The latest government data shows that there were 5,821 suicides registered in 2017 in the UK, and the number and rate has decreased for the third year in the row. That’s good news but it’s still too many. The Government Blog says:
The decrease has mainly occurred in men, and the picture is different for women with the number of suicides remaining stable. However, men still account for three quarters of all suicides. Also, rates are not uniformly decreasing for all groups of men; rates in some age groups are increasing, for example men aged 45-49.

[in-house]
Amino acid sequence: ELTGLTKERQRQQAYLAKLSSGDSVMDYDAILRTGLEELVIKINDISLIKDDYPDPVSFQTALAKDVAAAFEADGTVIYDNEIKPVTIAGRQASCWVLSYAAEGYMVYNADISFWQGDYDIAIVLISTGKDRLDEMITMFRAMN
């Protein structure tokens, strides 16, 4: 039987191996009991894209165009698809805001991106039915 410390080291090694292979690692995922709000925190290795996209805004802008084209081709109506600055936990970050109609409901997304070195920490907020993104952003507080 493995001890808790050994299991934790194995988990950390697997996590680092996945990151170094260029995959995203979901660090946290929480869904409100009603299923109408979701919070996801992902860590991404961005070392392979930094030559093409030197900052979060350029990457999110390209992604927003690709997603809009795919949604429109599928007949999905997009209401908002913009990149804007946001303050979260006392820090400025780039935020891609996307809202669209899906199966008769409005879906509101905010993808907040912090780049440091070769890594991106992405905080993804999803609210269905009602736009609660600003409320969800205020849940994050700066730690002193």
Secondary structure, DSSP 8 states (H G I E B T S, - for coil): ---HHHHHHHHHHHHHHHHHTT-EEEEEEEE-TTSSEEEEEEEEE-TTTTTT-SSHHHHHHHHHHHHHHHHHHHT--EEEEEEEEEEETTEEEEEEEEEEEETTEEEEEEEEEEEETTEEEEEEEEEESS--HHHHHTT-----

The fall in men suicide is extremely encouraging. In recent years, there has been a conscious and sustained effort to prevent suicide in men and reduce stigma around seeking help. Of course, a reduction in rates cannot be attributed to any one thing, but the figures certainly suggest that something is working.
Although, since men are still three times more likely to take their own lives than women, our work is certainly not done. We must continue to target suicide prevention interventions at men to bring the rates down even further.
It is also crucial that we understand how suicide trends differ between groups (for example, between men and women, and different age groups) if we are to truly understand why people take their own lives and how we can prevent it.
Communication seems to be key. The Samaritans also have useful info on the subject.